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Hand Tracking on Oculus Quest: Grasping the Basics

Last week was Oculus Quest’s first birthday and as part of the celebrations, Facebook officially brought hand tracking out of the ‘Experimental Features’ section as it looks to foster widespread adoption. Developers have been able to play with the option for several months now and the roll-out saw two titles add the feature – The Curious Tale of the Stolen Pets and Waltz of the Wizard – while a third called Elixir provides a hand tracking demo. With The Line arriving this week to add to the roster, it’s easier to see the benefit of the technology and the challenges still ahead to make this a viable control scheme.

The Curious Tale of the Stolen Pets

Hand tracking is nothing new, with companies like Ultraleap (formerly Leap Motion) having been in this corner of the market for a number of years. But with native integration of hand tracking into Oculus Quest thanks to its four cameras that step towards consumer adoption felt a little closer when the announcement was made during Oculus Connect 6 (OC6) in 2019.

However, from the four titles which support hand tracking, there’s a noticeable difference between those that have added it and those which support it natively.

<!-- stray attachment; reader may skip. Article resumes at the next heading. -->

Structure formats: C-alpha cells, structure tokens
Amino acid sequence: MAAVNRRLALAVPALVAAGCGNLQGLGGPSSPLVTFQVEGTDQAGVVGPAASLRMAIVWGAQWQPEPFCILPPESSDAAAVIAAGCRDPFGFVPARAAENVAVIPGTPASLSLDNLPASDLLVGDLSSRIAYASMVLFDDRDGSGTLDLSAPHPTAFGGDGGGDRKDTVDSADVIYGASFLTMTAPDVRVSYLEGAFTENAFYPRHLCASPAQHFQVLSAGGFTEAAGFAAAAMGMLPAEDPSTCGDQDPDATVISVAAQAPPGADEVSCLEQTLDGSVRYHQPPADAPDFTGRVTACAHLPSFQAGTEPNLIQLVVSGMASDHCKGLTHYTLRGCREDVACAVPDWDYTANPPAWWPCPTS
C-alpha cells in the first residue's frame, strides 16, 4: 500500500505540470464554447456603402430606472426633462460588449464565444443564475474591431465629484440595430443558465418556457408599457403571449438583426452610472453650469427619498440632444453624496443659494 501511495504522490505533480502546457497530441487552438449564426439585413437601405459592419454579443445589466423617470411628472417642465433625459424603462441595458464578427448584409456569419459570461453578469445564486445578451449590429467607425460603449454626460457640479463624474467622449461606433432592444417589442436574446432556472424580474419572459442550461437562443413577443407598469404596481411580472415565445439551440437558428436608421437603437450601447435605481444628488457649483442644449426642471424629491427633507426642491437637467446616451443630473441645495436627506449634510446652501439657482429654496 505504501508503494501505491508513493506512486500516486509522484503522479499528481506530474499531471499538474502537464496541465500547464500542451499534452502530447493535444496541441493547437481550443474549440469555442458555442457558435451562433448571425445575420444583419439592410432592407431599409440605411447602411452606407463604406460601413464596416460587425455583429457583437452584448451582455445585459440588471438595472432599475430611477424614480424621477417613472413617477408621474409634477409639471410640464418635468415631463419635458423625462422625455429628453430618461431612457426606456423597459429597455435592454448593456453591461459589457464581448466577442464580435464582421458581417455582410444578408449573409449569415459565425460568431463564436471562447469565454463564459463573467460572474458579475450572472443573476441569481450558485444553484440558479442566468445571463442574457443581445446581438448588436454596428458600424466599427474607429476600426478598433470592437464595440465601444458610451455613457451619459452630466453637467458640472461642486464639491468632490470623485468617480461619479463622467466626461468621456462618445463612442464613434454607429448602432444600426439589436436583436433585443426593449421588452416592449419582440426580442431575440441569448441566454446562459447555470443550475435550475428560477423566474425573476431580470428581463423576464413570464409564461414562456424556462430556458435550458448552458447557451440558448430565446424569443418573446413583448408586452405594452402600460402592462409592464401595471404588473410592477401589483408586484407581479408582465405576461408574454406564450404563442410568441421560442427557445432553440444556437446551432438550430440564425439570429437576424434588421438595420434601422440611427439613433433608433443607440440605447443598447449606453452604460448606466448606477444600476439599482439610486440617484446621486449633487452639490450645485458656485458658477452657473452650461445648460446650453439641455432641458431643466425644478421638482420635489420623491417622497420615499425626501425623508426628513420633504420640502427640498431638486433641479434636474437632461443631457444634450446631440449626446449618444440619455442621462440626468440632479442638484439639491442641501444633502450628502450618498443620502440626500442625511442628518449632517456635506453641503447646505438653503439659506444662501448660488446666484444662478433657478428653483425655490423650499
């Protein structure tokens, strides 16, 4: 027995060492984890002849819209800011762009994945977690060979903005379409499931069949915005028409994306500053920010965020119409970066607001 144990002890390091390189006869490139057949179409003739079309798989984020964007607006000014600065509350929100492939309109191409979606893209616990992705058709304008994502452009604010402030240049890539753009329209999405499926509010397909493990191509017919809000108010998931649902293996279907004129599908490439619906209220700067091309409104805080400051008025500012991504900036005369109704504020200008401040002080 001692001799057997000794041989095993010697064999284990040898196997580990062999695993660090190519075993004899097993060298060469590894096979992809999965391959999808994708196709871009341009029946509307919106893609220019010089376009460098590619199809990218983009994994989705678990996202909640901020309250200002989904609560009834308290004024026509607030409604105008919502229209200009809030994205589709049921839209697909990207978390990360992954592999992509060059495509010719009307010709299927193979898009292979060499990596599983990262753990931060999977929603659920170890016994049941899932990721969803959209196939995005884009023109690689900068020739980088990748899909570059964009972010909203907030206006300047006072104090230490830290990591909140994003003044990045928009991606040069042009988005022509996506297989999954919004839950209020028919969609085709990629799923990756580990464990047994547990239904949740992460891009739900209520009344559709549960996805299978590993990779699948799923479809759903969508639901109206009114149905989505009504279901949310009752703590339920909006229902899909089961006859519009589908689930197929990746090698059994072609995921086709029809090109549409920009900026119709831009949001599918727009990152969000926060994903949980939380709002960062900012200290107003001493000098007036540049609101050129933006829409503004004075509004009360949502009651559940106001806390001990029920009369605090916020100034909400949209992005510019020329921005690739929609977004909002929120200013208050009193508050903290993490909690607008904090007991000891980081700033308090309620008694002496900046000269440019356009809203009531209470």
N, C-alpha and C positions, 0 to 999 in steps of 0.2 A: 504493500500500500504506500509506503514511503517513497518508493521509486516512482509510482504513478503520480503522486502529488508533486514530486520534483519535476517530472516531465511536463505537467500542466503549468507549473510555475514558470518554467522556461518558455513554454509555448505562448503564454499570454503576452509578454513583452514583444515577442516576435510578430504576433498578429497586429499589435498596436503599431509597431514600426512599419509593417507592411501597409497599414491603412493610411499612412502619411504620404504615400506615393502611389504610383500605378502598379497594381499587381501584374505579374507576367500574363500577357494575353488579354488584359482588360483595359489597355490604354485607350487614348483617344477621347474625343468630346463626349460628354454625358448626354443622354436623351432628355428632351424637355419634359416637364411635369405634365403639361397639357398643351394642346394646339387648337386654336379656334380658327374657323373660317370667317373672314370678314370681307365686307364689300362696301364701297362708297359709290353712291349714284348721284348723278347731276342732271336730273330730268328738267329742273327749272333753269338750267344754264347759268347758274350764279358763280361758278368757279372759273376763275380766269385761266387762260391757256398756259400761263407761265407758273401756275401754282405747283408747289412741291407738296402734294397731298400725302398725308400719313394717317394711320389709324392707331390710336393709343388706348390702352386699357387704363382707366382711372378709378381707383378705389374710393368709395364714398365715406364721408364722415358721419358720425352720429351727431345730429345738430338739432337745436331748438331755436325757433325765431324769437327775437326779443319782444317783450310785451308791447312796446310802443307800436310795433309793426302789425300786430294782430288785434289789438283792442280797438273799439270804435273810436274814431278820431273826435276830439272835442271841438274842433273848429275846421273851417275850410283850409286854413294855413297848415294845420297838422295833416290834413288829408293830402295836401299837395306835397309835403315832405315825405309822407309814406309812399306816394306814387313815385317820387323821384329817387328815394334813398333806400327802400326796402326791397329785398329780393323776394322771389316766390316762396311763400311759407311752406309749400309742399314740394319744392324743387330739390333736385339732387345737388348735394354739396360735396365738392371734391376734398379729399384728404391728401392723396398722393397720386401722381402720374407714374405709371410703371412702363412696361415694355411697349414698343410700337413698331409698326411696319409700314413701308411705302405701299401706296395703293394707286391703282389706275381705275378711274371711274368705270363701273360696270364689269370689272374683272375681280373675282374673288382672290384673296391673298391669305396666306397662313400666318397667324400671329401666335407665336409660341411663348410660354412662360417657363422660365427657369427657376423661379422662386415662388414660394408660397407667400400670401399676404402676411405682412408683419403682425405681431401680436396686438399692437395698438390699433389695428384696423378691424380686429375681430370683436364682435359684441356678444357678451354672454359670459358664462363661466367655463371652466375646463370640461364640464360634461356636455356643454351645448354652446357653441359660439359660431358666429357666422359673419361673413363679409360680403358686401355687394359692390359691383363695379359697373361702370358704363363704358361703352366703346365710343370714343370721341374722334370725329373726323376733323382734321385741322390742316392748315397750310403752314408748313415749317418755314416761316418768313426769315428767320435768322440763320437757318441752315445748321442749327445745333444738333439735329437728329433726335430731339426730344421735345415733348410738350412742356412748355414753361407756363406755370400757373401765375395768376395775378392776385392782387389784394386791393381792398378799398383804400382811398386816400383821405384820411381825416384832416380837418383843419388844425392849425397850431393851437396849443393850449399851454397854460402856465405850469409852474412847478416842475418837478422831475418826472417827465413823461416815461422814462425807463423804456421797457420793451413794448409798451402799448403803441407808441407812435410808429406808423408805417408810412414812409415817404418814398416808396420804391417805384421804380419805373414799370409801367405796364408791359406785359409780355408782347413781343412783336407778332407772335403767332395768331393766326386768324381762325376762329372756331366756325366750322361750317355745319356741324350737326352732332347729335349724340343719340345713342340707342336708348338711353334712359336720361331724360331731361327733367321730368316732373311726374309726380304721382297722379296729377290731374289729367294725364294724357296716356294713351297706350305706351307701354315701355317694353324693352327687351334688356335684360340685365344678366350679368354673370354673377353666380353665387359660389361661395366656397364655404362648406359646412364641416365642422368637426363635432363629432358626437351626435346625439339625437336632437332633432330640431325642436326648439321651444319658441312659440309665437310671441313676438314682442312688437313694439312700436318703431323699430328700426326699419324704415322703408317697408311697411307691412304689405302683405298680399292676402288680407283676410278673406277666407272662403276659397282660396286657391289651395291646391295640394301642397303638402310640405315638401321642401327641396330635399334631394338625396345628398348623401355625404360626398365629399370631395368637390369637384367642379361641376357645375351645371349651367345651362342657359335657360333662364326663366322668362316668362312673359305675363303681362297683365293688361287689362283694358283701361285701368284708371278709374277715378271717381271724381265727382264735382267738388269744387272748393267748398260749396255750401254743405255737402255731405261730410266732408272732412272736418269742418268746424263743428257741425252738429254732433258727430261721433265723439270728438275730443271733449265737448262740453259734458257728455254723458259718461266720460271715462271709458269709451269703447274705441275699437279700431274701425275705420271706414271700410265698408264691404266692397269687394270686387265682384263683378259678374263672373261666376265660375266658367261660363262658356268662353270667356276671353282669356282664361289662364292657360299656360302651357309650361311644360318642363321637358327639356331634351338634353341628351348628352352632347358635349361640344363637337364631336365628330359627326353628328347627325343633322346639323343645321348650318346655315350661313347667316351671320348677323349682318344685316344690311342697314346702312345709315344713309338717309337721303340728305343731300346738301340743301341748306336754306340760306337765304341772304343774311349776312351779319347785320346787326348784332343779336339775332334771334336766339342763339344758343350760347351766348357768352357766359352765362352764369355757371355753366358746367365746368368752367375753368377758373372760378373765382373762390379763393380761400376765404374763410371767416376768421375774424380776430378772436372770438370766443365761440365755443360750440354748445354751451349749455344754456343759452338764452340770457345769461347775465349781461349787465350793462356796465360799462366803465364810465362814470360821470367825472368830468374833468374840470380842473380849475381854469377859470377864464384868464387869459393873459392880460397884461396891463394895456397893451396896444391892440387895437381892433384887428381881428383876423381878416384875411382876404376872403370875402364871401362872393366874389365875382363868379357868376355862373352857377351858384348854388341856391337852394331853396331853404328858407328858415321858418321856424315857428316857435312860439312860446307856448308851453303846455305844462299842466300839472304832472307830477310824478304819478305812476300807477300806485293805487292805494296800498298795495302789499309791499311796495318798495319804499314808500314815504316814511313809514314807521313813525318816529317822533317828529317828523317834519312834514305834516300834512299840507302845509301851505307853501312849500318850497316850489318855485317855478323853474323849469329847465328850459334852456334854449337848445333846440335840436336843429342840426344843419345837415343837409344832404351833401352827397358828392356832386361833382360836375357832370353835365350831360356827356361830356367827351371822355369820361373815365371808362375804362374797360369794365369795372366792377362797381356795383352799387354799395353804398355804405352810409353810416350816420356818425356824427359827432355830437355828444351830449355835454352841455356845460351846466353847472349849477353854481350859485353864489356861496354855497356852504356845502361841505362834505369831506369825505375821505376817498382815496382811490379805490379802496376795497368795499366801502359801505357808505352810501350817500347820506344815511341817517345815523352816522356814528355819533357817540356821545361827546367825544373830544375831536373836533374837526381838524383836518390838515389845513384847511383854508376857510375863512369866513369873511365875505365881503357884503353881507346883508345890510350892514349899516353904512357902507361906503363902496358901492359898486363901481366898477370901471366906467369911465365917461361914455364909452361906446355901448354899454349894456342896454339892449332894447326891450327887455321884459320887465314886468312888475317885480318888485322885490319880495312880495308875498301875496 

The Curious Tale of the Stolen Pets

A short but sweet puzzle experience from Fast Travel Games, VRFocus enjoyed playing The Curious Tale of the Stolen Pets, with its stop-motion graphics and storybook nature. Being able to spin the floating 3D worlds, interacting with miniature trains and treasure chests, solving puzzles to find the pets seemed an ideal fit for hand tracking.

Currently, the tech doesn’t do so well with fast movement – wave your hands around and you’ll see why – so the slower nature of this videogame plays right into this. It’s a simple case of raising your hand and then using a pinching gesture to spin the island or using the same motion to grab an object like the hair dryer.

The problem was that these actions weren’t always consistent. Trying to spin the level sometimes took several attempts or even both hands. It did seem like the system would get confused as to which hand was in control, if the other was relaxed and not being used at that particular moment.

There were also issues with collecting some of the more ingrained coins deep in the islands, as if the digital hand was being obstructed. What this created was frustration, where originally there was none. The Curious Tale of the Stolen Pets loses a lot of its smooth gameplay experience with hand tracking (maybe there’s too much going on?) better suited to Oculus Touch controllers.

Elixir

Elixir

On the other hand (pun intended), Magnopus’ Elixir shows how a title natively designed for hand tracking works very well. This is a basic demo where you can change the design of your hands by grabbing or touching various objects located around a small alchemy lab. Pop your hand in the cauldron to turn them green or on the hot plate for some flaming hands.